Racial and Ethnic Health Care Disparities Among Women in the Veterans Affairs Healthcare System: A Systematic Review.
BACKGROUND: Women are a rapidly growing segment of patients who seek care in the Veterans Affairs (VA) Healthcare System, yet many questions regarding their health care experiences and outcomes remain unanswered. Racial and ethnic disparities have been well-documented in the general population and among veterans; however, prior disparities research conducted in the VA focused primarily on male veterans. We sought to characterize the findings and gaps in the literature on racial and ethnic disparities among women using the VA. METHODS: We systematically reviewed the literature on racial and ethnic health care disparities exclusively among women using the VA Healthcare System. We included studies that examined health care use, satisfaction, and/or quality, and stratified data by race or ethnicity. RESULTS: Nine studies of the 2,591 searched met our inclusion criteria. The included studies examined contraception provision/access (n = 3), treatment of low bone mass (n = 1), hormone therapy (n = 1), use of mental health or substance abuse-related services (n = 2), trauma exposure and use of various services (n = 1), and satisfaction with primary care (n = 1). Five of nine studies showed evidence of a significant racial or ethnic difference. CONCLUSION: In contrast with the wealth of literature examining disparities both among the male veterans and women in non-VA settings, only nine studies examine racial and ethnic disparities specifically among women in the VA Healthcare System. These results demonstrate that there is an unmet need to further assess health care disparities among female VA users.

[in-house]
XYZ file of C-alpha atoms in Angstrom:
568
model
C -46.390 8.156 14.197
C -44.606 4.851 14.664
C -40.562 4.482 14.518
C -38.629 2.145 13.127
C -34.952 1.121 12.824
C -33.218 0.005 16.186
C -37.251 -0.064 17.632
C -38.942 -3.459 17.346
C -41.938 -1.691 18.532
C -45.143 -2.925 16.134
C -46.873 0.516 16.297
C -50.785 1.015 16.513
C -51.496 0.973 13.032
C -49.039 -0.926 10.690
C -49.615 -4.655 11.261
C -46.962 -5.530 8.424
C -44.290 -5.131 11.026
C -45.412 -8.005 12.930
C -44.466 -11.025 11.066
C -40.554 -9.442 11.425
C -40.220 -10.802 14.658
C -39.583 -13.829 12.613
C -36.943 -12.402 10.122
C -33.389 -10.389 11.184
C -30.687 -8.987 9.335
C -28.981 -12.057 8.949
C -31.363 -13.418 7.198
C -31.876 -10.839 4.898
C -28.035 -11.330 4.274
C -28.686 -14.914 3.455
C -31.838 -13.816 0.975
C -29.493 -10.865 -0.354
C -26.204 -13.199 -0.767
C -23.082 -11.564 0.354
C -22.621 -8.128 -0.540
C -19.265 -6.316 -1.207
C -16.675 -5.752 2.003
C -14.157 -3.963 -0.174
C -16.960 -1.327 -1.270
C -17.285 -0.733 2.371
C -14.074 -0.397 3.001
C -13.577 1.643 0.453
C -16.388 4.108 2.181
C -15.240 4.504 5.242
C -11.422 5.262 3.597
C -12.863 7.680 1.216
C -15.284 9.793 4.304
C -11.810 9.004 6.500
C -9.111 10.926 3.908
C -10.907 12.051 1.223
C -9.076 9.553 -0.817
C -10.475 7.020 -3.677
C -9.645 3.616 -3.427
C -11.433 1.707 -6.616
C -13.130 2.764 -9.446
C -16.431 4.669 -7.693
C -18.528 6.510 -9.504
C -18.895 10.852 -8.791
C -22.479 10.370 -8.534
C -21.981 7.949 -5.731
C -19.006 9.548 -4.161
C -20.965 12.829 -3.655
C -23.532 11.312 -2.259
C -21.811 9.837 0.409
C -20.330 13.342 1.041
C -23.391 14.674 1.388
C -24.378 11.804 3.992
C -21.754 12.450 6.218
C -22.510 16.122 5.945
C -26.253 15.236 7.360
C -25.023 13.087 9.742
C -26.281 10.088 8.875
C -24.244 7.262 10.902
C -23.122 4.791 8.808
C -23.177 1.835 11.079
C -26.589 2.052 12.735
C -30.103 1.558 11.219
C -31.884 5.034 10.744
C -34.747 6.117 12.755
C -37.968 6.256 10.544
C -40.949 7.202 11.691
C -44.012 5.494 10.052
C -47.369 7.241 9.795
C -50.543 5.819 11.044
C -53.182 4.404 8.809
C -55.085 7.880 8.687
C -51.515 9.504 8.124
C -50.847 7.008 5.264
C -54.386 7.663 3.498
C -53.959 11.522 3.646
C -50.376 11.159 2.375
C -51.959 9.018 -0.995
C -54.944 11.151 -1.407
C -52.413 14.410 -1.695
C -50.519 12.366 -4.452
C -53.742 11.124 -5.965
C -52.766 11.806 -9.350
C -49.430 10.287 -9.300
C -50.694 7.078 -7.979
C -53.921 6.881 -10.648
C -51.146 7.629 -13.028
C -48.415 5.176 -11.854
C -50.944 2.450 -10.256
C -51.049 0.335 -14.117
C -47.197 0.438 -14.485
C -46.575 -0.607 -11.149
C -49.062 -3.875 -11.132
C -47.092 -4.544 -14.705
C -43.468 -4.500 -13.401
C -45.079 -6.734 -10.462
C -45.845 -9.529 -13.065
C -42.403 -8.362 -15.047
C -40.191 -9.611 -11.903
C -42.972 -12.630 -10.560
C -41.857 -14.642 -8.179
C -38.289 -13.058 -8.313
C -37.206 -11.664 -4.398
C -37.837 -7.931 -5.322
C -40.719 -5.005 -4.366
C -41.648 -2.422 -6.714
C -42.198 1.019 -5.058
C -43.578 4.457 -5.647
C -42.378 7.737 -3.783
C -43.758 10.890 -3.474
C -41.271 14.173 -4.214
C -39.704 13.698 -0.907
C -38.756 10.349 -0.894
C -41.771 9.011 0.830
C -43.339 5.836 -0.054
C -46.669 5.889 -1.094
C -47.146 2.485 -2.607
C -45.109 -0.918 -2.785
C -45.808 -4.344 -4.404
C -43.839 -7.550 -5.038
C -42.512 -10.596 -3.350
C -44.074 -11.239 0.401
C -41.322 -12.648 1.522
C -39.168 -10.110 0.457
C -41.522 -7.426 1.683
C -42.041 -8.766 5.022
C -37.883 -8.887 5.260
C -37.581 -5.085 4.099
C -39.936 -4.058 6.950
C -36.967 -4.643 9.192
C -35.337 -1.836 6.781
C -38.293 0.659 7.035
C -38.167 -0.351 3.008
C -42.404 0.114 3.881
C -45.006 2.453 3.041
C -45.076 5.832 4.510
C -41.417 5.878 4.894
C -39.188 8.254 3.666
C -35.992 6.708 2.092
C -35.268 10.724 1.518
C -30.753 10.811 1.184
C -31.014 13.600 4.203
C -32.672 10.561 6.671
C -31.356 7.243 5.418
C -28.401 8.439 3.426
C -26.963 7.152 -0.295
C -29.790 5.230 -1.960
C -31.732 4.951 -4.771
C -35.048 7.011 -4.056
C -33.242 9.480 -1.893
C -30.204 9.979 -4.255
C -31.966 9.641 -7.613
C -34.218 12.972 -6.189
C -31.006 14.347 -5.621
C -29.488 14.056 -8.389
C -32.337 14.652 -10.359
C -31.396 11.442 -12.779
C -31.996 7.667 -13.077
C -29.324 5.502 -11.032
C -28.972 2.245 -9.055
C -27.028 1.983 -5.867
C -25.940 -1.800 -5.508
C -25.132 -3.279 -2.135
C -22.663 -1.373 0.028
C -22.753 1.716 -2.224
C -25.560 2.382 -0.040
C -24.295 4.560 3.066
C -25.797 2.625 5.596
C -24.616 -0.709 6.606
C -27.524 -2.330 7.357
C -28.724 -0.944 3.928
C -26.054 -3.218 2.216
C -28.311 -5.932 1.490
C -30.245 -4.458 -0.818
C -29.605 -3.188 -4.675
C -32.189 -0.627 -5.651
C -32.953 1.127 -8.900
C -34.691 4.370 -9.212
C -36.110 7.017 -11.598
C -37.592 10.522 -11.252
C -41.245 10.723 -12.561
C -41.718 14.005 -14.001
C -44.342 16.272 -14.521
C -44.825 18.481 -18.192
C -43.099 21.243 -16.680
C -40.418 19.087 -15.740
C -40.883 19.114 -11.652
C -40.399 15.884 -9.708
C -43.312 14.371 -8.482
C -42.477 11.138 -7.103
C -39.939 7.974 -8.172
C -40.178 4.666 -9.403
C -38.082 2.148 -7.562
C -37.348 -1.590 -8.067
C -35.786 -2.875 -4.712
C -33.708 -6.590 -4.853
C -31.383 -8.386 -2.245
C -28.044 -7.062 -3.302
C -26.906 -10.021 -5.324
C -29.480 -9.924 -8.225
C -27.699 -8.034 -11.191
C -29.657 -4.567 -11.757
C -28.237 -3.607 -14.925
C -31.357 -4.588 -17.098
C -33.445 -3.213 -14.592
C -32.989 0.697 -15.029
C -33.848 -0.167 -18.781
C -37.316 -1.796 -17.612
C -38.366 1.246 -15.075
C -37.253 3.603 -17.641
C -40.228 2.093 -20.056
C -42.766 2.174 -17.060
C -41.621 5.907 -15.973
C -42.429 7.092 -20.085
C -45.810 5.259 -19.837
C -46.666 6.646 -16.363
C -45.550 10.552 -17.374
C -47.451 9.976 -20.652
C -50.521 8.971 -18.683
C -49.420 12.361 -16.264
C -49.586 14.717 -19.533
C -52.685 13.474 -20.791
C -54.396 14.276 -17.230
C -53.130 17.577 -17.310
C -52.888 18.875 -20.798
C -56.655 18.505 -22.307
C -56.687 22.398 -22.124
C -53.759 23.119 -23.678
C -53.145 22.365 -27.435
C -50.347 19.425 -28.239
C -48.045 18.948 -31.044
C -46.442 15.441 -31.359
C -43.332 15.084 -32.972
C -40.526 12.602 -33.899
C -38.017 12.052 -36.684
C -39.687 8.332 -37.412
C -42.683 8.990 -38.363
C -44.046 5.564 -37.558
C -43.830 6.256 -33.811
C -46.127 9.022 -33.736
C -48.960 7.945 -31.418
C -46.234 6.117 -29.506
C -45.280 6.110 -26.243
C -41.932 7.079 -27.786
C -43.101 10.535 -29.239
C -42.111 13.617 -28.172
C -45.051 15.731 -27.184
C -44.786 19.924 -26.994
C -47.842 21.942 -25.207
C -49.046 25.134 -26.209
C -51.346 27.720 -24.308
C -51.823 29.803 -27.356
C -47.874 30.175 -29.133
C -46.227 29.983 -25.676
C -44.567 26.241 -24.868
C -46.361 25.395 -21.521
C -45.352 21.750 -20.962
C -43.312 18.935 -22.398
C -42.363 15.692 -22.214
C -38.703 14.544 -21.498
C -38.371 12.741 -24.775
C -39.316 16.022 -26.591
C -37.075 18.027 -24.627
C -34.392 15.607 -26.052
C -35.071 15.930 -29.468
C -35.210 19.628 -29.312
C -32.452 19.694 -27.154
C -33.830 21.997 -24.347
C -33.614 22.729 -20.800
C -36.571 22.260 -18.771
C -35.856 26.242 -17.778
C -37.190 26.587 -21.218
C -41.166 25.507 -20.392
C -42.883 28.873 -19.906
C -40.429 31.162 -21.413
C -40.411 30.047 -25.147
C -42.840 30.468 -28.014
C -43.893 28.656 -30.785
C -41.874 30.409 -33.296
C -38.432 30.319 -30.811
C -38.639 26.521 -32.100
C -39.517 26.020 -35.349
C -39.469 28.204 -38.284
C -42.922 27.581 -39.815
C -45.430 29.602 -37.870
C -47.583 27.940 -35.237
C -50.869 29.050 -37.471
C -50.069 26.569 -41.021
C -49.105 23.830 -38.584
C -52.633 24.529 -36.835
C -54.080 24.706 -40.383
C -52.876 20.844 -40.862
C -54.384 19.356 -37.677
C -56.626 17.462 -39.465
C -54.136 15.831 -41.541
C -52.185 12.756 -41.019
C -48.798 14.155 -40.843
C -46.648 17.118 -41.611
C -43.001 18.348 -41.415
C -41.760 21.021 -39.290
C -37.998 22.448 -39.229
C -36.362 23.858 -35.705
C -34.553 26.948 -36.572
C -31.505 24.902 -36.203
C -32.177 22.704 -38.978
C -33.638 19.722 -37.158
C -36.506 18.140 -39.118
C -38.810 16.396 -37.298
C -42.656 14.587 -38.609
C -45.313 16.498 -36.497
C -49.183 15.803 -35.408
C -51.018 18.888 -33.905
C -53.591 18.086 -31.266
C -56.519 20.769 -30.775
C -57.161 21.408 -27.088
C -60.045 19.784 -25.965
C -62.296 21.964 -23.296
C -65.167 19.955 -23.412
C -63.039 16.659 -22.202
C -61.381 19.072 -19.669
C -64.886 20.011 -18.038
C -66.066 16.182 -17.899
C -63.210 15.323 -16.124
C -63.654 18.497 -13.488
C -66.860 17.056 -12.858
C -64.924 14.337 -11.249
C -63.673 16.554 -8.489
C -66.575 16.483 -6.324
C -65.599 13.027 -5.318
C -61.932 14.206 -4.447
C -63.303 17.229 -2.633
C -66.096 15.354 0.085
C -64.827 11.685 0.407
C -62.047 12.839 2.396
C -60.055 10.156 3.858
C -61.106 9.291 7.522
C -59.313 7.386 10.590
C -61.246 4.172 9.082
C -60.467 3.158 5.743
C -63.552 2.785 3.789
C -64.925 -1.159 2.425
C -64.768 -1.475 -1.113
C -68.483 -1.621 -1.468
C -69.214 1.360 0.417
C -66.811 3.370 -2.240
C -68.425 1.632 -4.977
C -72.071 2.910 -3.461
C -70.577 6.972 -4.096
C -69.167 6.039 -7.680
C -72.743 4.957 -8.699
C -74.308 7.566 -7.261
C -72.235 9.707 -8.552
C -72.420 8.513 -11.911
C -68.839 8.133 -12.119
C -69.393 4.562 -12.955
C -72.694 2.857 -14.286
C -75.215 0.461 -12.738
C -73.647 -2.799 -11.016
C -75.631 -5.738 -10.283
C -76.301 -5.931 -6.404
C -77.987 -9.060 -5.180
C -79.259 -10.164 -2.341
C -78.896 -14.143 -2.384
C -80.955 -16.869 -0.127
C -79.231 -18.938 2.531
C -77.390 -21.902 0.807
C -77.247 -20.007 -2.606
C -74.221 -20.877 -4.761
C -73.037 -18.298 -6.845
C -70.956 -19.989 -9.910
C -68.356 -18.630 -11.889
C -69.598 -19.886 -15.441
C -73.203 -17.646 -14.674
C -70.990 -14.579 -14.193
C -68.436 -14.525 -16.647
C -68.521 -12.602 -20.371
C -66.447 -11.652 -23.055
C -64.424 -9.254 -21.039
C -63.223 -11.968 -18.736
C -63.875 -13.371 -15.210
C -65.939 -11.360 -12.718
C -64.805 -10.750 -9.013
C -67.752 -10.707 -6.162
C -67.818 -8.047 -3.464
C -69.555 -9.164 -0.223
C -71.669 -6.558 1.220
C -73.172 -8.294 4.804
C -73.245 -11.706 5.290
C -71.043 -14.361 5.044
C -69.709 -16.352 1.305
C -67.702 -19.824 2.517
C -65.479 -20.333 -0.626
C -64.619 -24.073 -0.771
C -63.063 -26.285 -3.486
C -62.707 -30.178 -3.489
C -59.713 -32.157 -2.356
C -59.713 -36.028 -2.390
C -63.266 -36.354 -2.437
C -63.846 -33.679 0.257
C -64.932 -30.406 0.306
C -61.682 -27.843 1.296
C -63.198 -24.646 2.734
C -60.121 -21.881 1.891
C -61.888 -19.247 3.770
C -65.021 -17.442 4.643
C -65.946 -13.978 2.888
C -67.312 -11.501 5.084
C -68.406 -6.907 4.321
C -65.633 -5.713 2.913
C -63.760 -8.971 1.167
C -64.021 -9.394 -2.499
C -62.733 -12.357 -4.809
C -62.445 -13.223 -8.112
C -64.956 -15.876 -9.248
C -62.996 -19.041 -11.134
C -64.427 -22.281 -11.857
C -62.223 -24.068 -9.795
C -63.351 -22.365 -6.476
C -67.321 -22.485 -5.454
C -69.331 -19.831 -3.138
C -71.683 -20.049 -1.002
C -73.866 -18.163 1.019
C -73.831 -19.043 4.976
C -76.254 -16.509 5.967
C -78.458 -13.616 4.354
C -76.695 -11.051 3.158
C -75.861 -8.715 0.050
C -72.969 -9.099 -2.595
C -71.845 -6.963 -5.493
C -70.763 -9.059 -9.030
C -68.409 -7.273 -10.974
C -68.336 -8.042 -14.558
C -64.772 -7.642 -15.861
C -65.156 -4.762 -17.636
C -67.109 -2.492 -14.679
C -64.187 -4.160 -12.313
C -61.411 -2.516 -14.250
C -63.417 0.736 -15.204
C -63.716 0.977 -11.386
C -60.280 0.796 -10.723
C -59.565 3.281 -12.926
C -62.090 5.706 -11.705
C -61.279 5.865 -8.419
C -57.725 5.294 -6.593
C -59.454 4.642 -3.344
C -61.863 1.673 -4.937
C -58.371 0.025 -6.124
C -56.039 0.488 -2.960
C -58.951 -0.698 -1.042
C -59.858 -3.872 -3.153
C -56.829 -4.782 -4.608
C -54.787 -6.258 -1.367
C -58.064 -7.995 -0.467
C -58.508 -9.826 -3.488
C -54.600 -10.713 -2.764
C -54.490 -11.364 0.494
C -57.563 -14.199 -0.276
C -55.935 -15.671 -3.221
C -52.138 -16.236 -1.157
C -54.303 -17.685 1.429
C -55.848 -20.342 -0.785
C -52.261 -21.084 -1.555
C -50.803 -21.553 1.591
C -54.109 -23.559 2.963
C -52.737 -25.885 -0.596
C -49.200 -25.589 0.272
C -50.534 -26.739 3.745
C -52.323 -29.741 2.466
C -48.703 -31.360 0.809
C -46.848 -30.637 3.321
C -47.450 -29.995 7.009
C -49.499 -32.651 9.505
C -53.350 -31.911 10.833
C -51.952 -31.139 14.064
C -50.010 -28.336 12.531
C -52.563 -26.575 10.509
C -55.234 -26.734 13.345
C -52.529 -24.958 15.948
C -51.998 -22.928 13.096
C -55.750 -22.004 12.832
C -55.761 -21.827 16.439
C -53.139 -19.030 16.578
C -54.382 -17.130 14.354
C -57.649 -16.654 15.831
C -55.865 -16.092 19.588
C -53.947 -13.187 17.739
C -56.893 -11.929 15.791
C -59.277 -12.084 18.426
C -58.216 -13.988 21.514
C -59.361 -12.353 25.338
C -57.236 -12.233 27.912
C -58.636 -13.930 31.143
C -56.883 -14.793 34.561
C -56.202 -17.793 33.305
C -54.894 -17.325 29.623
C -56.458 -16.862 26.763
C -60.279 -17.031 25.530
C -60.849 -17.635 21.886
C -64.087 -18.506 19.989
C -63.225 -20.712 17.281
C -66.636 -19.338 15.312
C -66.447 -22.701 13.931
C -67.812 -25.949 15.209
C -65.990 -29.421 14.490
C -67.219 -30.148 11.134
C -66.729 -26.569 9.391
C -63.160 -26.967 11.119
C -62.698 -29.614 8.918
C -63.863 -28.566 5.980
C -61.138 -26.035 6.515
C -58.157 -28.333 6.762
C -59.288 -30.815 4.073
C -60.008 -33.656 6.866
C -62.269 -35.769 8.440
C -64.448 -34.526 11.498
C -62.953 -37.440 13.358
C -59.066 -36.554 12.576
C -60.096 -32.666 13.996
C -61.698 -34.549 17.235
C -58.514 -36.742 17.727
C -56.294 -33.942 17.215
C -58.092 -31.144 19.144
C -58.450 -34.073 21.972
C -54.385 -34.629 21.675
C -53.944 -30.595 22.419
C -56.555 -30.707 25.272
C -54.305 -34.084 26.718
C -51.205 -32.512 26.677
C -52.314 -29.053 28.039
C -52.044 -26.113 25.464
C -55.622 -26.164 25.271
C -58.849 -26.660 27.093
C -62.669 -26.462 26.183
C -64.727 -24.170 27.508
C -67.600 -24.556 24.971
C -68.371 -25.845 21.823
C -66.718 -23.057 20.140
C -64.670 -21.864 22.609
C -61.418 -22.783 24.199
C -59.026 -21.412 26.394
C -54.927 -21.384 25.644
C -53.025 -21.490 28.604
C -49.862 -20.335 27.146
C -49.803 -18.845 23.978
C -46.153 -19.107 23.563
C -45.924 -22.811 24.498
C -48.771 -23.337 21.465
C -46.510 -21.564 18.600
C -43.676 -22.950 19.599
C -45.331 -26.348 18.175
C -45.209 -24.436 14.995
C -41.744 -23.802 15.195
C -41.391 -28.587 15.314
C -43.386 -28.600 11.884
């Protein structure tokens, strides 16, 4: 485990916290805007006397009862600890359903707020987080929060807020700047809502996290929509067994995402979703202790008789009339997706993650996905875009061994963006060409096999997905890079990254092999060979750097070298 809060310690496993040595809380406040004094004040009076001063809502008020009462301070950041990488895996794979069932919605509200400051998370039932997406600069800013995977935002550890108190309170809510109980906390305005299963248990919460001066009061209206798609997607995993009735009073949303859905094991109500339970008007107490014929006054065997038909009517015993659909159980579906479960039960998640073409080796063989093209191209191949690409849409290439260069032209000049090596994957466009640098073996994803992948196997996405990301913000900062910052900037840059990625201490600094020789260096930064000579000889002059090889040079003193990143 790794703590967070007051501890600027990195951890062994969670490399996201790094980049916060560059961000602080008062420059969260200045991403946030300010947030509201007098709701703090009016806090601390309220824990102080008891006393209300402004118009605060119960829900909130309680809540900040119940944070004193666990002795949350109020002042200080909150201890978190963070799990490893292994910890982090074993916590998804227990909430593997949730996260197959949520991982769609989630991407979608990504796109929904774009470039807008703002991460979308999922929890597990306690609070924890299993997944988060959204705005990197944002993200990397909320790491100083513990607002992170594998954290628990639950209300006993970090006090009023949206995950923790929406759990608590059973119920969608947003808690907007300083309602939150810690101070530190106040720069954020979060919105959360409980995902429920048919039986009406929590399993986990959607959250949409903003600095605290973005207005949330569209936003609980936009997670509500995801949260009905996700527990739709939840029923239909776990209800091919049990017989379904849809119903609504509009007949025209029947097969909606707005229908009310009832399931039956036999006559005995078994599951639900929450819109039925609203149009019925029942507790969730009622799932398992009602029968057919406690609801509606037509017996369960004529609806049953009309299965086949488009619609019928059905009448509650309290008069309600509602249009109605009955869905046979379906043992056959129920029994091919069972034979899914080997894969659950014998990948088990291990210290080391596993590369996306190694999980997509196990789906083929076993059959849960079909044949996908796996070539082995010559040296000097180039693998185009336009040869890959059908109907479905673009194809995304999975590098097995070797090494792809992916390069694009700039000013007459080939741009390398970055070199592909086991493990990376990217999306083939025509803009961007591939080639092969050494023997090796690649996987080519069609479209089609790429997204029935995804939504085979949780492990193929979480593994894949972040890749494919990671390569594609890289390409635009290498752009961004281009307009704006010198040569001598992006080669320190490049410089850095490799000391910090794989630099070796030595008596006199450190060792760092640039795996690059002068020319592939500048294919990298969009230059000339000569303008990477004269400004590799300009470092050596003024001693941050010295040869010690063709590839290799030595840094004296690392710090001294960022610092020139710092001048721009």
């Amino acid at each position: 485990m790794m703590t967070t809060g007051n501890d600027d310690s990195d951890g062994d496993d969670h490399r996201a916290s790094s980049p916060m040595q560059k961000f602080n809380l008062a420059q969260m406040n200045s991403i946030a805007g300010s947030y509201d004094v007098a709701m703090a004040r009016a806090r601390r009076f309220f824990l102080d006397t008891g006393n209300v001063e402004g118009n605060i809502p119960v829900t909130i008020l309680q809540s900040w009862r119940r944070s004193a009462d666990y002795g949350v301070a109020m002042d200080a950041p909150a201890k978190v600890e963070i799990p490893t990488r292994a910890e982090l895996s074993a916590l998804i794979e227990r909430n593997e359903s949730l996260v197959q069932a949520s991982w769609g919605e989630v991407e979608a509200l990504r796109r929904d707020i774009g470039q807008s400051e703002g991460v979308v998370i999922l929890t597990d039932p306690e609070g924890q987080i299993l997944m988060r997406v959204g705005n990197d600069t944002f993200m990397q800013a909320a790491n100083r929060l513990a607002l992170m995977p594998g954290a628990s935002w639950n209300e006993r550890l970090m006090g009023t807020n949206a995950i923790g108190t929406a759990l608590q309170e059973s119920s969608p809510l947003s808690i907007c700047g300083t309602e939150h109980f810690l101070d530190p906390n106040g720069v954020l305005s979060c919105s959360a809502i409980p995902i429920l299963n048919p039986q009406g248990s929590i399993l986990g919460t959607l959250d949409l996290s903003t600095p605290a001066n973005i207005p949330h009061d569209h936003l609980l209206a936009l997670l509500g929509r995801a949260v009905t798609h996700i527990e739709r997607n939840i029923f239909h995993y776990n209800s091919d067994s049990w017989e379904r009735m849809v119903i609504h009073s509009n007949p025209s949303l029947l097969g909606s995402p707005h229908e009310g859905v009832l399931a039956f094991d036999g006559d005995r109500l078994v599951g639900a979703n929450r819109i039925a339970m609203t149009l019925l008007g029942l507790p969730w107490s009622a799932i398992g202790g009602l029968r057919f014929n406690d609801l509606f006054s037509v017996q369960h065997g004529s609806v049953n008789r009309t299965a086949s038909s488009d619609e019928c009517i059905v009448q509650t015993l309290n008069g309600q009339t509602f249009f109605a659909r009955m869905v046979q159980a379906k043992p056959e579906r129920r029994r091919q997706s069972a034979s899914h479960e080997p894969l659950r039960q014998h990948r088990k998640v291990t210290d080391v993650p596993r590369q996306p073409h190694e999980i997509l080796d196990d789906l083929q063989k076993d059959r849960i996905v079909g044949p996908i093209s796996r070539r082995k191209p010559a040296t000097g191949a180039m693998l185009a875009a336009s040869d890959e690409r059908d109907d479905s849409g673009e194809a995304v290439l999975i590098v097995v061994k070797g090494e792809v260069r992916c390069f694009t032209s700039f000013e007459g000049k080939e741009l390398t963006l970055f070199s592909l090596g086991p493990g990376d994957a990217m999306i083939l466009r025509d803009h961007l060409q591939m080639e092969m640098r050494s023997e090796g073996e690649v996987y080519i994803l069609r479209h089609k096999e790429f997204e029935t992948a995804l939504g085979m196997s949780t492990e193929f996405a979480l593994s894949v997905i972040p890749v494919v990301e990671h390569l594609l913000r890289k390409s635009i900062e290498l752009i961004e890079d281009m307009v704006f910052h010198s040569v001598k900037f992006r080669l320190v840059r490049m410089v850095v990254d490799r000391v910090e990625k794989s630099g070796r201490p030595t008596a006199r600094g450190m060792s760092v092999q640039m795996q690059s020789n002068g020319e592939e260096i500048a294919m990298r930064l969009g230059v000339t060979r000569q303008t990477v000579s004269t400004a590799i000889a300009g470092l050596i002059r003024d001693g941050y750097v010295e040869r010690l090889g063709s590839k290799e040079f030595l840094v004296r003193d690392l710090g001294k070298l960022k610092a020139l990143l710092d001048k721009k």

Carter, A; Borrero, S; Wessel, C; Washington, DL; Bean-Mayberry, B; Corbelli, J; VA Women's Health Disparities Research Workgroup,
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